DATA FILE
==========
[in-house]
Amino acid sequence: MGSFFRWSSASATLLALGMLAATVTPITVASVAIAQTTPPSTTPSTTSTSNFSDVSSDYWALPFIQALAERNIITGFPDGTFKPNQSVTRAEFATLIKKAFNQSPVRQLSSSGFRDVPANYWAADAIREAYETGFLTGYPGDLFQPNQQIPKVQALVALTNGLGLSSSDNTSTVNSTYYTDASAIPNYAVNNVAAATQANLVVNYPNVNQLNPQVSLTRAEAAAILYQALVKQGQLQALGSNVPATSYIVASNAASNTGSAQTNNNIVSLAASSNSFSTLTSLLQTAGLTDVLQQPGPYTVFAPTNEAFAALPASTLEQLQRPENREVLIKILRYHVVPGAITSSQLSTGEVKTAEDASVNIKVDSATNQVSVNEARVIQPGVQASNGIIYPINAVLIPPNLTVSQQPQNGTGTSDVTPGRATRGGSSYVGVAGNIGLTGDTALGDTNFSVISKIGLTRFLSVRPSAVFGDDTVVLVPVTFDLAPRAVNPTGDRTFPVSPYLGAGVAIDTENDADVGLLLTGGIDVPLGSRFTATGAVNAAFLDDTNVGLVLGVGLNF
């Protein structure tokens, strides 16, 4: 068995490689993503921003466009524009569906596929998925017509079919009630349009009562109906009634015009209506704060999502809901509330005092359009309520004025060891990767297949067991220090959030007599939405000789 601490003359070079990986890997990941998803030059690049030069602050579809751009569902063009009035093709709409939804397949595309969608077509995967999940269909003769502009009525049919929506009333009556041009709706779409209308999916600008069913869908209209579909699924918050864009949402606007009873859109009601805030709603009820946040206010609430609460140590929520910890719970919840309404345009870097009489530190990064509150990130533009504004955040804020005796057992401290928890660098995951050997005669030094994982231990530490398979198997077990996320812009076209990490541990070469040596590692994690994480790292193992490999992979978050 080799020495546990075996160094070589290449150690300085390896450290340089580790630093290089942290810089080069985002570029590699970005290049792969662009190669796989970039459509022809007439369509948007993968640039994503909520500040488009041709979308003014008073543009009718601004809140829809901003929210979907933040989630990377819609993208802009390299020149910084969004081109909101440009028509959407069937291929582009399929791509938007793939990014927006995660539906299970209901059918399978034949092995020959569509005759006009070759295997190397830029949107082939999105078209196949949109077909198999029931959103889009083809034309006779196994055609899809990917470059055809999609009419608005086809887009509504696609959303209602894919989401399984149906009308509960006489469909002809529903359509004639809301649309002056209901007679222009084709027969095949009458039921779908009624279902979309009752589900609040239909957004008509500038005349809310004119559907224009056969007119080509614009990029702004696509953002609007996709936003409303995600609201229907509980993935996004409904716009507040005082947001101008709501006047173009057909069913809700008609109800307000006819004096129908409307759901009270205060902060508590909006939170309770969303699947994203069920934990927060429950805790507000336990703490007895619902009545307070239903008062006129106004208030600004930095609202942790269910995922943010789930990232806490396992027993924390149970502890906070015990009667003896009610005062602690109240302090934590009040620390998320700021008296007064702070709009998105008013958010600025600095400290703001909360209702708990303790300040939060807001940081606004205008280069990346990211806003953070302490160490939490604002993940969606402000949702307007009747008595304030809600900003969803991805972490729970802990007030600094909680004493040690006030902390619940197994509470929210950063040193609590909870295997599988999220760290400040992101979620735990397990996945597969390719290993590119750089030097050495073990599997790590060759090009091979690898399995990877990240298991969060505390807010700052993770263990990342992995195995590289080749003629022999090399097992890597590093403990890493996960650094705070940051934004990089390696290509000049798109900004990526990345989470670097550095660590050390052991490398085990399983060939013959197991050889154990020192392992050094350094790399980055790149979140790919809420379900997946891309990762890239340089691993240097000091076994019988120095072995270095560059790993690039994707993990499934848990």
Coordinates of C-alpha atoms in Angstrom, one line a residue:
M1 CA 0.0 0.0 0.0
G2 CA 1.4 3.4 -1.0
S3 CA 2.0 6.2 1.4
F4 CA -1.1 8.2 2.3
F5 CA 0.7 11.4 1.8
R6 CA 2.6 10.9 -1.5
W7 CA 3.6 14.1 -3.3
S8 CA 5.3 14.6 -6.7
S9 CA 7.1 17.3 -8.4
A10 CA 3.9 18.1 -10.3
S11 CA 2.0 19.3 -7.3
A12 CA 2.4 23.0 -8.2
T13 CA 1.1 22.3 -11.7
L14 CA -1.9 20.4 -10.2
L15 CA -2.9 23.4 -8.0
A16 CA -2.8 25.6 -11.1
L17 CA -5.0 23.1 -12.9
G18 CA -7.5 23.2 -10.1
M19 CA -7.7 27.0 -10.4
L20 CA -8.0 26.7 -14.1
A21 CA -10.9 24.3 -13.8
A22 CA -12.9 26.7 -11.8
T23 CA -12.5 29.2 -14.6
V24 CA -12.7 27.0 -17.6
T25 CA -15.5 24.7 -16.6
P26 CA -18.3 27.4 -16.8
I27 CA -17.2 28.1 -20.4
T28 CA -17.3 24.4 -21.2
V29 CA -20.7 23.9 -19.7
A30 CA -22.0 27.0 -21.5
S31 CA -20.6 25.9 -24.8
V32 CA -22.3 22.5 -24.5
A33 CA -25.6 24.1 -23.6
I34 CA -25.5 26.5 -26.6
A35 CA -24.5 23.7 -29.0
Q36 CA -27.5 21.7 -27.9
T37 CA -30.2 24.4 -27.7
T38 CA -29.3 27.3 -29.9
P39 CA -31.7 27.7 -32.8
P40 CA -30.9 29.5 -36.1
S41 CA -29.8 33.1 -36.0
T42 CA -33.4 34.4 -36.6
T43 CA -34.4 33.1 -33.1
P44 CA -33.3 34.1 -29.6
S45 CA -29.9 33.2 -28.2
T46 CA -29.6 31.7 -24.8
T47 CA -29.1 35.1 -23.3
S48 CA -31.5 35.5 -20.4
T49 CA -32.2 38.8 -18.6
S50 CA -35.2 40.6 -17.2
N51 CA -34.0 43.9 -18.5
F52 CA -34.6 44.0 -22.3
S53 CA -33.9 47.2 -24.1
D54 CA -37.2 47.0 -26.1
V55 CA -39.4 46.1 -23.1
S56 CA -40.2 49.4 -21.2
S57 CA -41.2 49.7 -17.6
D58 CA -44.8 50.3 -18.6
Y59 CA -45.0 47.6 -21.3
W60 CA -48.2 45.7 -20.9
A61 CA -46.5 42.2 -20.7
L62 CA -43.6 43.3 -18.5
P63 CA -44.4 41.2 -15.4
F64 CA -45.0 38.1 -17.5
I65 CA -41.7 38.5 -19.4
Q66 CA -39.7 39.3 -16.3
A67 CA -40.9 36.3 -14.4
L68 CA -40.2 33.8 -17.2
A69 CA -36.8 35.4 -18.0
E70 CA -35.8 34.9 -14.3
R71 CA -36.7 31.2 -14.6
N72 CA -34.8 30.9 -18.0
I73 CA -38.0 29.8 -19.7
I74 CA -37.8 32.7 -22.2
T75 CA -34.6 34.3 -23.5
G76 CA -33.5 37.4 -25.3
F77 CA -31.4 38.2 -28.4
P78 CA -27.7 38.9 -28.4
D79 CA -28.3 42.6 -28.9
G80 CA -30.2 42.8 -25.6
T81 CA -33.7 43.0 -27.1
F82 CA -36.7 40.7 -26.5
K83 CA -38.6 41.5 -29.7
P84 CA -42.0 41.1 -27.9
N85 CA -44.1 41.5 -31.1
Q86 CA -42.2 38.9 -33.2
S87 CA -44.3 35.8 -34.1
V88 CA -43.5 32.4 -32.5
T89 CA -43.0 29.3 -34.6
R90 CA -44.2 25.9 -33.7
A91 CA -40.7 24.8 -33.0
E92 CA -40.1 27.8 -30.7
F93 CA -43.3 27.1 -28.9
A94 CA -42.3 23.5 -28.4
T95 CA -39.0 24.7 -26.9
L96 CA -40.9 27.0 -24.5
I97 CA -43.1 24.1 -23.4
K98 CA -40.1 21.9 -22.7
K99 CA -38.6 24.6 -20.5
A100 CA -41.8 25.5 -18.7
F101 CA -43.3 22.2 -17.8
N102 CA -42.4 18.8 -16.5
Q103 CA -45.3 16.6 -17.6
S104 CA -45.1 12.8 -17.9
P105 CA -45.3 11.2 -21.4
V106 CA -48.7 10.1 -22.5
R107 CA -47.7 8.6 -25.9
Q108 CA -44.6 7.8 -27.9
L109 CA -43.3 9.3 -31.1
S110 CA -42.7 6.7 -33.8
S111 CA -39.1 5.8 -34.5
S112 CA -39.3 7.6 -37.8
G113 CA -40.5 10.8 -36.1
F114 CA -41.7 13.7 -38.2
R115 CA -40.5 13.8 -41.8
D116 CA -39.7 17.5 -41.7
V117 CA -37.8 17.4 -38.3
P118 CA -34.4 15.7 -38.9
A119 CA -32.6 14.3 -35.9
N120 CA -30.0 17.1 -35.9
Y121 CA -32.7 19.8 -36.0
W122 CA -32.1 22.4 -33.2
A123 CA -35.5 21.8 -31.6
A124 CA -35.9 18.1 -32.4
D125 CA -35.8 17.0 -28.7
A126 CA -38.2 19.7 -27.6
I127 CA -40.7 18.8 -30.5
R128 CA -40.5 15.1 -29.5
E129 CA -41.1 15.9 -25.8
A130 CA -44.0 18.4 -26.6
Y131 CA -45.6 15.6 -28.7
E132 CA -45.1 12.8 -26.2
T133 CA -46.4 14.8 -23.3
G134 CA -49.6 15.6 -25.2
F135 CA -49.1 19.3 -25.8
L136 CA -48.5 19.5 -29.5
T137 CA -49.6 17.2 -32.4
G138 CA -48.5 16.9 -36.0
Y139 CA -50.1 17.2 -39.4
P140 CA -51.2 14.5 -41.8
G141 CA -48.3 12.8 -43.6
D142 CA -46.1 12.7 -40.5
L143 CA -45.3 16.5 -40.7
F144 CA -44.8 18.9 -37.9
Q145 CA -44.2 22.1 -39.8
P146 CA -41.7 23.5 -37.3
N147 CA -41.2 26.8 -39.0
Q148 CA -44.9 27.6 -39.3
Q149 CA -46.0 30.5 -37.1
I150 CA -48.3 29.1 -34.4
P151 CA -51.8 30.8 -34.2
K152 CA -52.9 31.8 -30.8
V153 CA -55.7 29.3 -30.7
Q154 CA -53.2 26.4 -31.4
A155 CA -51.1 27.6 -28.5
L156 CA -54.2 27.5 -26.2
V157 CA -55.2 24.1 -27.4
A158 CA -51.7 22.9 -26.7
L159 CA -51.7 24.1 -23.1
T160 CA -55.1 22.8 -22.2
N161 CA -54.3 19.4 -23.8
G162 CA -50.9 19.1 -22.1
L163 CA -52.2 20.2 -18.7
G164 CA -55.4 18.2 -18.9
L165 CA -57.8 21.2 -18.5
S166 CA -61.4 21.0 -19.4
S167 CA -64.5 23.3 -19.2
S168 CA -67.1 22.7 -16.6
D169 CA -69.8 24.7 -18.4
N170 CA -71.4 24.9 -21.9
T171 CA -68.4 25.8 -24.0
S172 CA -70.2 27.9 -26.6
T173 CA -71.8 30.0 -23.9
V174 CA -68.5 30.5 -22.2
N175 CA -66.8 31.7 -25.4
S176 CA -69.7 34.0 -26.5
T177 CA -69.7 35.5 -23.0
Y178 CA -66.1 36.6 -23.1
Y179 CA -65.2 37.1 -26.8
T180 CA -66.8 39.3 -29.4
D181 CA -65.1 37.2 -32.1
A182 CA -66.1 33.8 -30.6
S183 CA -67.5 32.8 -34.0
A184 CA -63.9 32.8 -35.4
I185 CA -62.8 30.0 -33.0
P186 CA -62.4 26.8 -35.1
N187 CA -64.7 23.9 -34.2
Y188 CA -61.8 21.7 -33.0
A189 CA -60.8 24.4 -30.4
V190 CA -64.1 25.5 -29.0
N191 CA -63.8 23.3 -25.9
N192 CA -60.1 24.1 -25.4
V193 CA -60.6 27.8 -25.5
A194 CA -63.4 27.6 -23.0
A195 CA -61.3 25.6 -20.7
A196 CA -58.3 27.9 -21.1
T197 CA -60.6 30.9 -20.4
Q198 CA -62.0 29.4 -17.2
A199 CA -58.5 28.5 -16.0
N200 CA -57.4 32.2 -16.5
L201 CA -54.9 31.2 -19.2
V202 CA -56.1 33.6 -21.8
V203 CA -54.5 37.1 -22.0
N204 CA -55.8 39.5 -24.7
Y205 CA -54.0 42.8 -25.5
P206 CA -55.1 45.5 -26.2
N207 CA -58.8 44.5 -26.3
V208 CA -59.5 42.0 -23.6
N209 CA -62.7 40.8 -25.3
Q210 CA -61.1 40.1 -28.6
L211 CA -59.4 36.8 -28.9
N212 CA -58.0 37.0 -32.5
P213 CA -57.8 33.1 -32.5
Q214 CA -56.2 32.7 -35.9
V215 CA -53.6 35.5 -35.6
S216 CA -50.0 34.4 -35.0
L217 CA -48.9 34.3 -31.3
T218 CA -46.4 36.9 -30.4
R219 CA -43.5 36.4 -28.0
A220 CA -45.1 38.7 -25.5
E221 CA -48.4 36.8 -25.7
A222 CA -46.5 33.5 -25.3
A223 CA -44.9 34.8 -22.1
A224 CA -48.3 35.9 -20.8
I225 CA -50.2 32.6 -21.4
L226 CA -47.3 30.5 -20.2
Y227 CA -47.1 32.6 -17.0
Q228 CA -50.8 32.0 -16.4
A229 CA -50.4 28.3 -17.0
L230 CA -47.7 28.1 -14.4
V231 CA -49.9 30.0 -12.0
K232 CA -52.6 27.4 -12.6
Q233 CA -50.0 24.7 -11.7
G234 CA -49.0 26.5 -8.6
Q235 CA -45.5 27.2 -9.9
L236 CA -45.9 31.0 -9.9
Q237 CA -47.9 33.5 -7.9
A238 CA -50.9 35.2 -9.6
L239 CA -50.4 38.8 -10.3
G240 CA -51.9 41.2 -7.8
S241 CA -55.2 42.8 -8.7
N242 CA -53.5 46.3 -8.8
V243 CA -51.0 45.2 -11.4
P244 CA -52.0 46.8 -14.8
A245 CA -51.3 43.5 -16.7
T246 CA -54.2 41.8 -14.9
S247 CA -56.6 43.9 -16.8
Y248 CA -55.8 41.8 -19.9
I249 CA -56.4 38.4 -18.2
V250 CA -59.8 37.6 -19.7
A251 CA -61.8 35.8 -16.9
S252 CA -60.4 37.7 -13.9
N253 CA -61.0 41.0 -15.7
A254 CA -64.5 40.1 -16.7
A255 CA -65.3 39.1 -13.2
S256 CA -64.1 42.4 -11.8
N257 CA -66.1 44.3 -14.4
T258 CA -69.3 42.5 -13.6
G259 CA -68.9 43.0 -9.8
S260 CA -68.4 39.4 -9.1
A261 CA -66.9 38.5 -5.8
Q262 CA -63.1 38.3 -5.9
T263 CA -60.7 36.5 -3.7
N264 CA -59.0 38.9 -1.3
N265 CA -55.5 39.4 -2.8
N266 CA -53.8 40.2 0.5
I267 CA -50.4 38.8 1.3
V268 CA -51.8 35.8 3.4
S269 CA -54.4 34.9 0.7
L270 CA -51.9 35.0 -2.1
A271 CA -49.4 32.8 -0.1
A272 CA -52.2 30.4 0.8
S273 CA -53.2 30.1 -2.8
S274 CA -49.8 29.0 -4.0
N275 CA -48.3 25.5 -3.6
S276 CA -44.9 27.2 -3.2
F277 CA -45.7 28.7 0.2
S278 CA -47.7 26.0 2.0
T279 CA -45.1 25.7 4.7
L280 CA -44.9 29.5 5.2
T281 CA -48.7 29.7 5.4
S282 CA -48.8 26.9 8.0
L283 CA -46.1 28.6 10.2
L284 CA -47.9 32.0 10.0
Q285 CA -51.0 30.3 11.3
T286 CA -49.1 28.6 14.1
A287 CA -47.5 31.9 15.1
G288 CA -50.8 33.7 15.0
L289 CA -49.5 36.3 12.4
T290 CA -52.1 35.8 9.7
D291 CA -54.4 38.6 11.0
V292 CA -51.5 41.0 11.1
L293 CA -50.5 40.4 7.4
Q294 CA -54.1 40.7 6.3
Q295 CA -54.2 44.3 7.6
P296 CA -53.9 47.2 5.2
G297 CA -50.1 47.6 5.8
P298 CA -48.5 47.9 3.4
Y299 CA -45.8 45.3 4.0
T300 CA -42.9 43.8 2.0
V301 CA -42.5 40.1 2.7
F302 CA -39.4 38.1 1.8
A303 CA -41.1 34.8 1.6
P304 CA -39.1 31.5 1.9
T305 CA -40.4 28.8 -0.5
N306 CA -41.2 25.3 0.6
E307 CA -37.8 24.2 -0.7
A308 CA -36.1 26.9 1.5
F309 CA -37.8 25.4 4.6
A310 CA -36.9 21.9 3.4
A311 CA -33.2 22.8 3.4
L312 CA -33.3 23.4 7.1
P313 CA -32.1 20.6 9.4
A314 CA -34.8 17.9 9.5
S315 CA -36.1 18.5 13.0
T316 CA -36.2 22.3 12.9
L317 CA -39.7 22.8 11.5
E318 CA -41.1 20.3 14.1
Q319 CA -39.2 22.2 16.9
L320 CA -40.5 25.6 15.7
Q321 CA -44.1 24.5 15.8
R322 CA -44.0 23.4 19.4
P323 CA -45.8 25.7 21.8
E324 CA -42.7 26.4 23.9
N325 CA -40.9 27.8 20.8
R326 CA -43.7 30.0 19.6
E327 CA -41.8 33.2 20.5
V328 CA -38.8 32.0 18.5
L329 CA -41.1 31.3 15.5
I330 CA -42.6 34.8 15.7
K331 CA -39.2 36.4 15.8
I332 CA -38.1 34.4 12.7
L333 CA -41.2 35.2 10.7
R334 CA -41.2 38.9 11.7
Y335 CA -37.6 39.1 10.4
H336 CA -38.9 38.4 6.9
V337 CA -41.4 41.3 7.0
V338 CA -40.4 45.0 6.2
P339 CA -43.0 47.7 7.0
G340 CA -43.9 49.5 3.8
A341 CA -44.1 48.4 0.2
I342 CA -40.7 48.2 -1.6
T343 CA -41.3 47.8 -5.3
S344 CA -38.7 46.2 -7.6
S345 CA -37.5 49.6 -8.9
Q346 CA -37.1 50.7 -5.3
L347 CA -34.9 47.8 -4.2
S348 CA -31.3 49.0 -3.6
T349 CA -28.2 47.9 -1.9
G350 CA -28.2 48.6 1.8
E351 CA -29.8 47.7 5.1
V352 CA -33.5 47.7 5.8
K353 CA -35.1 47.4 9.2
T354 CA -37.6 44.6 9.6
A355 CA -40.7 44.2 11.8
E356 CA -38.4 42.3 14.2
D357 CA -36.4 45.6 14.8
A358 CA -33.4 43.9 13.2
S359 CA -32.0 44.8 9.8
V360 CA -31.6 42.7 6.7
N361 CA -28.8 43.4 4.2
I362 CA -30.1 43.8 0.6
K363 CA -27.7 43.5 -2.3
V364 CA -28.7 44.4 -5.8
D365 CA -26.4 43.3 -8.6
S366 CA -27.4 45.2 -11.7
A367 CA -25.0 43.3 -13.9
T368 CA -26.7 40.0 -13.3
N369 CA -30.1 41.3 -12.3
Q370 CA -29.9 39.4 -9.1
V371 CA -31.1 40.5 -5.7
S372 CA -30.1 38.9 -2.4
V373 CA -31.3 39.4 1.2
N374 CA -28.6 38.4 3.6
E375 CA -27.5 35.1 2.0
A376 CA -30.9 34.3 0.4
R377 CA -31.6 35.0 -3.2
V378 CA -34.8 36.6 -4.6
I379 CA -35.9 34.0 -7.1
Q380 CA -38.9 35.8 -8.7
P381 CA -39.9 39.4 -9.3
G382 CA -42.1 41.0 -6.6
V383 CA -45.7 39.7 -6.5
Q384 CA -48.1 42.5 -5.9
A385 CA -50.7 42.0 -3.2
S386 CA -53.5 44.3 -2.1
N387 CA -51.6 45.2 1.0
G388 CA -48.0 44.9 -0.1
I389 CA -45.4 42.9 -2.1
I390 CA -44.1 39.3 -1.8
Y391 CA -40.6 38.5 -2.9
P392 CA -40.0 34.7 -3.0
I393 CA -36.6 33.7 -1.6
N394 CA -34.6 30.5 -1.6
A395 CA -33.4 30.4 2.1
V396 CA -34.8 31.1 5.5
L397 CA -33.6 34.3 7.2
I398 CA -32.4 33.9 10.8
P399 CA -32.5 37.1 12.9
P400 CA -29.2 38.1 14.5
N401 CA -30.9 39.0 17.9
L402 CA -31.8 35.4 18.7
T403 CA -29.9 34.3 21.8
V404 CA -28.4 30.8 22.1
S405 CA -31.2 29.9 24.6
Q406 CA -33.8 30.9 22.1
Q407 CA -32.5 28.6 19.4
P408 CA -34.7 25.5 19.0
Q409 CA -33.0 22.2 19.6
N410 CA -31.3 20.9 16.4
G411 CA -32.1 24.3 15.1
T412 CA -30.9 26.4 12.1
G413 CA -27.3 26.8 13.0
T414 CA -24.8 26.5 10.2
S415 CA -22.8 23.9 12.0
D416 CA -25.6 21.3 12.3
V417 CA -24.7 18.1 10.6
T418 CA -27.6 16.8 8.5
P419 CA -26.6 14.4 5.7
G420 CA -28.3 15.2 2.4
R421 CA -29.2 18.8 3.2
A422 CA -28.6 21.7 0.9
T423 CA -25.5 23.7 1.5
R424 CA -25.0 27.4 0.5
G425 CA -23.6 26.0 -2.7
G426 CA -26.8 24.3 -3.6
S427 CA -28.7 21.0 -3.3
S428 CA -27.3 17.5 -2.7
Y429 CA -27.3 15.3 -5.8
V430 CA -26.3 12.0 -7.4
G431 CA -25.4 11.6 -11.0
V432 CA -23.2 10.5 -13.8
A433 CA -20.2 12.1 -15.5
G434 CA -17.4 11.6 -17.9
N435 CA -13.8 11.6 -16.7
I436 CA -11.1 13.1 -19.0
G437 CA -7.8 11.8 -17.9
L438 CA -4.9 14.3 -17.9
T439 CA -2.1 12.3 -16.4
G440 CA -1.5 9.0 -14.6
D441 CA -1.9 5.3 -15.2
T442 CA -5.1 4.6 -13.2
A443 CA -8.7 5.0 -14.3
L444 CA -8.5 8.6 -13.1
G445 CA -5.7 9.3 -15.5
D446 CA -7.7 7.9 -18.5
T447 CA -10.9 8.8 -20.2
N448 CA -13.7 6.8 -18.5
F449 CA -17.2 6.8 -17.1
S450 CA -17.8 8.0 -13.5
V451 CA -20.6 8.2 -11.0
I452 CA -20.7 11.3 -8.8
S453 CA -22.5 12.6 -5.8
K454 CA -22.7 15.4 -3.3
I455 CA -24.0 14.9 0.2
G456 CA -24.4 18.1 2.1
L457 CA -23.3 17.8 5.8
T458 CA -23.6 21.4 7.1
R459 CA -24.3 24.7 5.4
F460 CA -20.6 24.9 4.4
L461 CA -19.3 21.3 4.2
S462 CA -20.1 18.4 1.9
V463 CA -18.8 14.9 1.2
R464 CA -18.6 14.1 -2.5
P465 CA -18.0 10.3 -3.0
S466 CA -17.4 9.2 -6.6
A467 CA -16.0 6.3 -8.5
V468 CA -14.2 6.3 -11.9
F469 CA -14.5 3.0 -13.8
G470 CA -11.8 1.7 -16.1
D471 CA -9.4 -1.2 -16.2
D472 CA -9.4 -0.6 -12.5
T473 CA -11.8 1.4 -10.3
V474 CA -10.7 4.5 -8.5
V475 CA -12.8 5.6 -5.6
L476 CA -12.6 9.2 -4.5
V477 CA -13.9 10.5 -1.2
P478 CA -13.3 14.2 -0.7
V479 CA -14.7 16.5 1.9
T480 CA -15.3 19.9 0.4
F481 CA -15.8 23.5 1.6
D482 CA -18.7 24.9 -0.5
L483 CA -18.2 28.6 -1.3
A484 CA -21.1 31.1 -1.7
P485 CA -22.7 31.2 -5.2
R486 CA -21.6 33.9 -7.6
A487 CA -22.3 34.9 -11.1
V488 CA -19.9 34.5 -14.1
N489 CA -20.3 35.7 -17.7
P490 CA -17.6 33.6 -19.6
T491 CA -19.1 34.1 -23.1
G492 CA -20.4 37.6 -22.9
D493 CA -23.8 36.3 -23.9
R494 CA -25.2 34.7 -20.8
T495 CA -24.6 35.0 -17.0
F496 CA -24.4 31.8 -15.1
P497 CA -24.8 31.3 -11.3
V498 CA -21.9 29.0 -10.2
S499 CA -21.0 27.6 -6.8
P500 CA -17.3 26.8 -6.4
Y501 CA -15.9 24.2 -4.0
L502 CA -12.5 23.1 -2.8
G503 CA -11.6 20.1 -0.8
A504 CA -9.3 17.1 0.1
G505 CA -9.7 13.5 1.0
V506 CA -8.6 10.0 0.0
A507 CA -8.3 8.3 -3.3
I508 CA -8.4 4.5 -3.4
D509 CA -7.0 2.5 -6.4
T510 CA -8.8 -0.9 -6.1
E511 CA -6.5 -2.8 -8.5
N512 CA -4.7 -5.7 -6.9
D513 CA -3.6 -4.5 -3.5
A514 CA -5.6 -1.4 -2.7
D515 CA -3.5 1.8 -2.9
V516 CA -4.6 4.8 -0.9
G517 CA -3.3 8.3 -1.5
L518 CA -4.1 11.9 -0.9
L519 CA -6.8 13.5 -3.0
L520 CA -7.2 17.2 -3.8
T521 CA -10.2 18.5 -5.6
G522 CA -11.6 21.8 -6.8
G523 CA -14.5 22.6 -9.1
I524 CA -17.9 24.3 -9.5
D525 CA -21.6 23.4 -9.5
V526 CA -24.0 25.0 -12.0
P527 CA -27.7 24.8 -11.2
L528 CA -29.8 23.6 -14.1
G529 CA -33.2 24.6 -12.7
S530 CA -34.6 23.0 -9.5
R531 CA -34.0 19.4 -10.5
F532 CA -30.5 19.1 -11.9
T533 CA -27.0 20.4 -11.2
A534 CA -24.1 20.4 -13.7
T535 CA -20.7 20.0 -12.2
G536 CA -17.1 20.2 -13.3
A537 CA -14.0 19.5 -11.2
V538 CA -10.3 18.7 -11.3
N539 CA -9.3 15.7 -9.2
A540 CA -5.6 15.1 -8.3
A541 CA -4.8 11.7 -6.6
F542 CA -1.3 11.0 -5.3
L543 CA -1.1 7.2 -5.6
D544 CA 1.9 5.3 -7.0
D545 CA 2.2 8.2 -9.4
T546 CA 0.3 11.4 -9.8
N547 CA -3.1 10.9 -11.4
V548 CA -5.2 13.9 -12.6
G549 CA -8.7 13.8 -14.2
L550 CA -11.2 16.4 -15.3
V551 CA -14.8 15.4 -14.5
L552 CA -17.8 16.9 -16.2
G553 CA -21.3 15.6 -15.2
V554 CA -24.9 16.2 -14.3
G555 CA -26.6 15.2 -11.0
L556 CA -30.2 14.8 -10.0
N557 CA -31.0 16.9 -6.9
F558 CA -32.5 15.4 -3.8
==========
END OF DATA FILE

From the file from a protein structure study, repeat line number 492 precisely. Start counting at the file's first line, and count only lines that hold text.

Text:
V488 CA -19.9 34.5 -14.1